Movie Review #869
FLAWED, BUT FUNNY AND POIGNANT AT THE SAME TIME.
By Alexander Diminiano
|Premiered December 10, 2007 (Universal City, California)|
|Released December 21, 2007 (nationwide)|
|Biography, Comedy, Drama|
|Rated R (contains strong language, nudity, sexual content, drug use)|
In “The Graduate”, director Mike Nichols revealed to us a woman named Mrs. Robinson in a fashion that defied all our first impressions of her. She’s a fiftysomething woman who has been friends with Benjamin Braddock’s parents for his whole life, and she appears a very courteous woman. Before 15 minutes are through in that movie, she’s already tricked Benjamin into driving her back home from his graduation party, and has begun to seduce him.
Nichols offers the same sort of fast-paced opening in “Charlie Wilson’s War”, a film of his that came as much as four decades after “The Graduate”. The film opens with the titular character (Tom Hanks) receiving the CIA’s Honored Colleague Award for his congressional efforts during the Cold War. Wilson is a member of the United States House of Representatives from Texas’s 2nd district. We see two title cards. One bears the film’s own title, and the next reads, “The following is based on a true story.” And then we cut to a scene in a hot tub, where Wilson is seen partying hard with cocaine, strippers, and a great deal of alcohol.
Charlie Wilson is an intriguing character. He secretaries are all beautiful, young women who he refers to as “jail bait.” Not only is he a bigot, he spends some the movie trying to get the press out of his face when allegations are made about his cocaine use. But this is more than likely because has better issues to deal with then to think about what he’s done wrong. It takes an idiot to look at him and realize that this man doesn’t exactly live the most proper lifestyle, but he cares deeply about the world around him.
After witnessing Afghan refugee camps that spanned over countless acres of Pakistani soil, Wilson is determined to shield the defenseless Afghan nation from attacking Soviet helicopters. In simplest terms, the strategy is to shoot down Soviet helicopters. One thing for certain is that it will cost a lot, and not everybody’s on board when Wilson wants to raise the budget. It’s at just $5 million at the beginning of this covert war, but Wilson helped to bring it up to $1 billion.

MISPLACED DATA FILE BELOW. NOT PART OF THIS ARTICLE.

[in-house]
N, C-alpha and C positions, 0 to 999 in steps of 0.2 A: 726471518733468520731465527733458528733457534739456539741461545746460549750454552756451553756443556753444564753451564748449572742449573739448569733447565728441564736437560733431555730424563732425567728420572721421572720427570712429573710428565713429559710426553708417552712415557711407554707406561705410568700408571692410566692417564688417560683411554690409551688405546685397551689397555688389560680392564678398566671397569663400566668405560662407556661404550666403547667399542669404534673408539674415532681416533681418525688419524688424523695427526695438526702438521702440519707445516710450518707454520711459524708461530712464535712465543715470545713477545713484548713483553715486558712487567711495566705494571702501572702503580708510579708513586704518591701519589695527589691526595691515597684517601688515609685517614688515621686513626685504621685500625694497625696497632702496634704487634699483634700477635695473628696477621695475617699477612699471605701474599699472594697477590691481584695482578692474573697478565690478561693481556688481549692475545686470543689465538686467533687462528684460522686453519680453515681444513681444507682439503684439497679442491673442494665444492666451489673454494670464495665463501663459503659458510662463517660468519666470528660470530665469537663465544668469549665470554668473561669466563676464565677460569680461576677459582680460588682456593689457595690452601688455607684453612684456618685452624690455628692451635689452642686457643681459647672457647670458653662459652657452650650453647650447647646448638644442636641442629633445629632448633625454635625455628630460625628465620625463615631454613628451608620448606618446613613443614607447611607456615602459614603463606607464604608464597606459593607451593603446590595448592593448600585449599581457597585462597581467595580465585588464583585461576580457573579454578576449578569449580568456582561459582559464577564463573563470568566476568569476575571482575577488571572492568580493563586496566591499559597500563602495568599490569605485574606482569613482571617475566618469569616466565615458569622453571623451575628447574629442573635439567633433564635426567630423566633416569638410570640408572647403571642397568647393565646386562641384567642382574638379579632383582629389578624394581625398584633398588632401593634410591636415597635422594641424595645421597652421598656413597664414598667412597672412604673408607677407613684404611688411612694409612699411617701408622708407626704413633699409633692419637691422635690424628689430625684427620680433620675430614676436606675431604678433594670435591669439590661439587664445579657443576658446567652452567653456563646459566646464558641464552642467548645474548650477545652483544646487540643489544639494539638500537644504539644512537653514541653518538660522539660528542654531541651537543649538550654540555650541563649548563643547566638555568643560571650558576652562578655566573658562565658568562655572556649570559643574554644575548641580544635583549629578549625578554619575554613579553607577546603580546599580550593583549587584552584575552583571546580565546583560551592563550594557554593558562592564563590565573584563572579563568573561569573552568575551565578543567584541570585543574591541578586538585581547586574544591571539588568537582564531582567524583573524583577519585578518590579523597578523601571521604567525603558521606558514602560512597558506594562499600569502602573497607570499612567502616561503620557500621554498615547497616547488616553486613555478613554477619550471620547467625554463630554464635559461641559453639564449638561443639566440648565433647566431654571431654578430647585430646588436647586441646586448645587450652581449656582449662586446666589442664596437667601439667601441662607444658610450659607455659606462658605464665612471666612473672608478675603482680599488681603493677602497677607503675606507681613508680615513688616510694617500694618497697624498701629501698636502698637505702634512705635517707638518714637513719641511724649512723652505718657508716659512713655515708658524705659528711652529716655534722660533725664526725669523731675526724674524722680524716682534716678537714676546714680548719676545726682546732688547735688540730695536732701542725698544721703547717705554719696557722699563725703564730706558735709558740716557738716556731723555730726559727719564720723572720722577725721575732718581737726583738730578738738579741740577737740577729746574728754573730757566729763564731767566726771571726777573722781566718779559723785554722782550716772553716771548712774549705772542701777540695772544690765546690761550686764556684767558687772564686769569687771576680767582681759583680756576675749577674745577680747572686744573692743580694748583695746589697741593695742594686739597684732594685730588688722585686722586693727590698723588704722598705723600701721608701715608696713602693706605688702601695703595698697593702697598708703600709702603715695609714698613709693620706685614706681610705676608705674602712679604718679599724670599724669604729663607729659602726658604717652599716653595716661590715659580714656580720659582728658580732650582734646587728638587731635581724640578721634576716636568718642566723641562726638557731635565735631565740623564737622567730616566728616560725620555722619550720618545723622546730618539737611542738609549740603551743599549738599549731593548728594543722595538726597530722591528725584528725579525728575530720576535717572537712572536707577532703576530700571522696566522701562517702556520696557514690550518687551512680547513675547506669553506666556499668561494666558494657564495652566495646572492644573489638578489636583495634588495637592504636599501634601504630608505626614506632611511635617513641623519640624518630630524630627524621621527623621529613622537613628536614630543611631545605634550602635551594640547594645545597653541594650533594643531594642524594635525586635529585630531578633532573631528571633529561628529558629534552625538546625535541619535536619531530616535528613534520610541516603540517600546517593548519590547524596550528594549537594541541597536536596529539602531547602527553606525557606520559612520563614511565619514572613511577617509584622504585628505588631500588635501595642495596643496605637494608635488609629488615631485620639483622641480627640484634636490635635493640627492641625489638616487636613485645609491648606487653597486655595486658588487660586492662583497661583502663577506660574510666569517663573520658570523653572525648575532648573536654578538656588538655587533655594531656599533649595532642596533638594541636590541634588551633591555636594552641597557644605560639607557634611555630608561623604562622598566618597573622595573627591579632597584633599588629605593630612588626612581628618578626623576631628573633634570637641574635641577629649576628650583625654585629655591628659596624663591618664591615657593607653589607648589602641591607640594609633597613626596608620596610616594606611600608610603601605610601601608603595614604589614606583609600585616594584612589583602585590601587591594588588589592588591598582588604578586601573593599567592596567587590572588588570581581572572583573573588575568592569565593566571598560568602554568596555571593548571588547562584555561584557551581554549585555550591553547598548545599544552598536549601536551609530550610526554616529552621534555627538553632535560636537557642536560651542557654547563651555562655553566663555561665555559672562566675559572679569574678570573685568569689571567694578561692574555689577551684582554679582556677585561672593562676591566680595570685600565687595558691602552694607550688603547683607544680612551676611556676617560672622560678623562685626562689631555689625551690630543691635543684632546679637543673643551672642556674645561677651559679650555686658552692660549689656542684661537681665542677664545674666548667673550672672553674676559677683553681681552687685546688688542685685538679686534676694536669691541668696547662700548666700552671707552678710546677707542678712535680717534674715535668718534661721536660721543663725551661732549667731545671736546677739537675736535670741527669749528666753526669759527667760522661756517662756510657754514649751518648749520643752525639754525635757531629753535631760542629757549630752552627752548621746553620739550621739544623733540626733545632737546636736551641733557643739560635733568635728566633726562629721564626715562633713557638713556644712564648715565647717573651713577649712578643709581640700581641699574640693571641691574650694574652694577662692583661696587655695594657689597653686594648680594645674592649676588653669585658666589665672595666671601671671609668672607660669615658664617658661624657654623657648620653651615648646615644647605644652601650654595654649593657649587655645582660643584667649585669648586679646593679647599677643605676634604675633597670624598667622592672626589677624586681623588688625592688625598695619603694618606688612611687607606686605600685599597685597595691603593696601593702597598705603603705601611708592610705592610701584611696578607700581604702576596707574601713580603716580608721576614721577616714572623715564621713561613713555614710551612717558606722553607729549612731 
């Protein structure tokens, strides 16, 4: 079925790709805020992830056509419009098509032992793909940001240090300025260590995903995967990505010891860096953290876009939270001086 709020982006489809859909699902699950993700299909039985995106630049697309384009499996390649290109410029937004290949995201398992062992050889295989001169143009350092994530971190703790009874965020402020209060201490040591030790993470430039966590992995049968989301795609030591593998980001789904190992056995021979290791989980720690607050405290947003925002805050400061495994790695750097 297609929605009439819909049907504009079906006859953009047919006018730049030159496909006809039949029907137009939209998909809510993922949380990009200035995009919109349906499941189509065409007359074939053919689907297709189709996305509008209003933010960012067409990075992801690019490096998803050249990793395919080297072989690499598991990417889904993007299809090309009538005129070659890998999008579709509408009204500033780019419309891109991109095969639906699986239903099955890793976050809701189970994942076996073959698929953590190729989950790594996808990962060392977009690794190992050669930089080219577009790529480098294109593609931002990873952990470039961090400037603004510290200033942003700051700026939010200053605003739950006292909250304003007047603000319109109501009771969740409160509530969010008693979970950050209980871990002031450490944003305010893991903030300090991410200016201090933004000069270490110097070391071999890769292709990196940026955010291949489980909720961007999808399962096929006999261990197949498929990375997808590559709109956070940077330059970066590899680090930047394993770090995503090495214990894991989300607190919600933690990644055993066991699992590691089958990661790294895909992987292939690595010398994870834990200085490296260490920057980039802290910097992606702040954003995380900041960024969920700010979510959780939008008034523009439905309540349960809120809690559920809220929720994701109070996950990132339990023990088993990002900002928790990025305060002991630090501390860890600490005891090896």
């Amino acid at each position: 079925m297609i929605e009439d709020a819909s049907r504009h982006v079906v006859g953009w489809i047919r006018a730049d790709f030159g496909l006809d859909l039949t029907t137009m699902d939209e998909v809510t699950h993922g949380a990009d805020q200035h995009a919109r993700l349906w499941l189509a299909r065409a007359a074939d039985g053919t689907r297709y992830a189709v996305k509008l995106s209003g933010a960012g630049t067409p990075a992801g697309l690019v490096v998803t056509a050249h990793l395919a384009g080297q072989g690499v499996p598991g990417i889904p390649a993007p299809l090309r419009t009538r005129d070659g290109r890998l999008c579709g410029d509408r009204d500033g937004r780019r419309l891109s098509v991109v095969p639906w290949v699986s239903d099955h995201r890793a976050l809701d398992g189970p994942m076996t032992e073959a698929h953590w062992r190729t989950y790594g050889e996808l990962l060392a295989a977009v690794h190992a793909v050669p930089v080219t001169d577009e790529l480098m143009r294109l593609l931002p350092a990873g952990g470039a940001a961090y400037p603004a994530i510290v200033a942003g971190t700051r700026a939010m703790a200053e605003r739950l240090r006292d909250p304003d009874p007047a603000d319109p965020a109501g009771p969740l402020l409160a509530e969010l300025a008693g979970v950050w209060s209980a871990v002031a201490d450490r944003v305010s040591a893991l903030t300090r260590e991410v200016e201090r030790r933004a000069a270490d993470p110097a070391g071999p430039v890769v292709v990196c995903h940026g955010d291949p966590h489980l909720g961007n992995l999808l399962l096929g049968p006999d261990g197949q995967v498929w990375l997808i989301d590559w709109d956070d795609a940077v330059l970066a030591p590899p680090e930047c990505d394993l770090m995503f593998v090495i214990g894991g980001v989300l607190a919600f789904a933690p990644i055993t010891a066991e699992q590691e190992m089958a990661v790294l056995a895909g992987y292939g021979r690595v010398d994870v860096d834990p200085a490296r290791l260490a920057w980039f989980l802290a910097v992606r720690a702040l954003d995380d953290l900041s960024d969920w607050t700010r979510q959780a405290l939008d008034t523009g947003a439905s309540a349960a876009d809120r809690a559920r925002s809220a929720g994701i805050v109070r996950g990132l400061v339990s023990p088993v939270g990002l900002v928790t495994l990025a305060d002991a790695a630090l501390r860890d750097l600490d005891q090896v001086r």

There’s probably more to the story than what we’re told. While I won’t deny that this man is a hero, the movie glamorizes him as if he were Odysseus. However, Tom Hanks is outstanding in the role. He captures the man’s accent, his personality, and everything in between. His sidekick is played by Philip Seymour Hoffman, whose performance pretty much goes without saying. “Charlie Wilson’s War” faces a rather sudden shift from a climactic tragedy to a happy ending, but with this contrast, Hanks is only more enabled to emphasize the character’s heroism and selflessness. Again, the character receives a bit much glamor, but we feel something in these last scenes.
“Charlie Wilson’s War” does falter in presenting believable dialogue, as the context of the story is set up entirely through conversations. In one specific instance, Julia Roberts goes on asking Hanks a series of political questions that clearly she already knows the answer to. Curiously enough, the film attempts to downplay this flaw rather than eliminate it, when Hanks eventually answers one of Roberts’s questions by inquiring just what we’ve been wondering: Why is she asking questions that she already knows the answer to? Screenwriter Aaron Sorkin (“A Few Good Men”) could have given us background refreshers in a more convincing light.
But it’s not all the dialogue that’s like this. “Charlie Wilson’s War” is, for the most part, a hilarious comedy and a poignant drama. At just over 90 minutes, it feels a bit short, but it’s hard to complain when it makes its point pretty clear in that amount of time.